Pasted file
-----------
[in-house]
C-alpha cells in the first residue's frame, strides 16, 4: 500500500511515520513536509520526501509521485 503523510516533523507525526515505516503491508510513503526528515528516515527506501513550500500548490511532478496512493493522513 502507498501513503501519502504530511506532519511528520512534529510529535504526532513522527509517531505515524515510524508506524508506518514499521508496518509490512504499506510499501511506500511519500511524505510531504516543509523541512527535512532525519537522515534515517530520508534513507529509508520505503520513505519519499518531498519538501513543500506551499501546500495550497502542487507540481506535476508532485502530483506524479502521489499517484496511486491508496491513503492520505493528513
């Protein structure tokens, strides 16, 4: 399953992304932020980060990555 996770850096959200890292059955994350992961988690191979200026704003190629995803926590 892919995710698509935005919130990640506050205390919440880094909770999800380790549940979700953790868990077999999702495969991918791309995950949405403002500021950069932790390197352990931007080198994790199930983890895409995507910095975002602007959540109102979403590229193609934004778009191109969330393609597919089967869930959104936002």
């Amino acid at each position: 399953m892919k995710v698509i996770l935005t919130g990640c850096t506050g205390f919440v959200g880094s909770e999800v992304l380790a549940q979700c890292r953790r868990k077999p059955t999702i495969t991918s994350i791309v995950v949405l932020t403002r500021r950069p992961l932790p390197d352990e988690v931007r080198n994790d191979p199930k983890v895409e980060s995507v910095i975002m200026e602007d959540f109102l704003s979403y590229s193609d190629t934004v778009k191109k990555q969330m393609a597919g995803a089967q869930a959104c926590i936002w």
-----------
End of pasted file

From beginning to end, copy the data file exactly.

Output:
[in-house]
C-alpha cells in the first residue's frame, strides 16, 4: 500500500511515520513536509520526501509521485 503523510516533523507525526515505516503491508510513503526528515528516515527506501513550500500548490511532478496512493493522513 502507498501513503501519502504530511506532519511528520512534529510529535504526532513522527509517531505515524515510524508506524508506518514499521508496518509490512504499506510499501511506500511519500511524505510531504516543509523541512527535512532525519537522515534515517530520508534513507529509508520505503520513505519519499518531498519538501513543500506551499501546500495550497502542487507540481506535476508532485502530483506524479502521489499517484496511486491508496491513503492520505493528513
């Protein structure tokens, strides 16, 4: 399953992304932020980060990555 996770850096959200890292059955994350992961988690191979200026704003190629995803926590 892919995710698509935005919130990640506050205390919440880094909770999800380790549940979700953790868990077999999702495969991918791309995950949405403002500021950069932790390197352990931007080198994790199930983890895409995507910095975002602007959540109102979403590229193609934004778009191109969330393609597919089967869930959104936002």
């Amino acid at each position: 399953m892919k995710v698509i996770l935005t919130g990640c850096t506050g205390f919440v959200g880094s909770e999800v992304l380790a549940q979700c890292r953790r868990k077999p059955t999702i495969t991918s994350i791309v995950v949405l932020t403002r500021r950069p992961l932790p390197d352990e988690v931007r080198n994790d191979p199930k983890v895409e980060s995507v910095i975002m200026e602007d959540f109102l704003s979403y590229s193609d190629t934004v778009k191109k990555q969330m393609a597919g995803a089967q869930a959104c926590i936002w």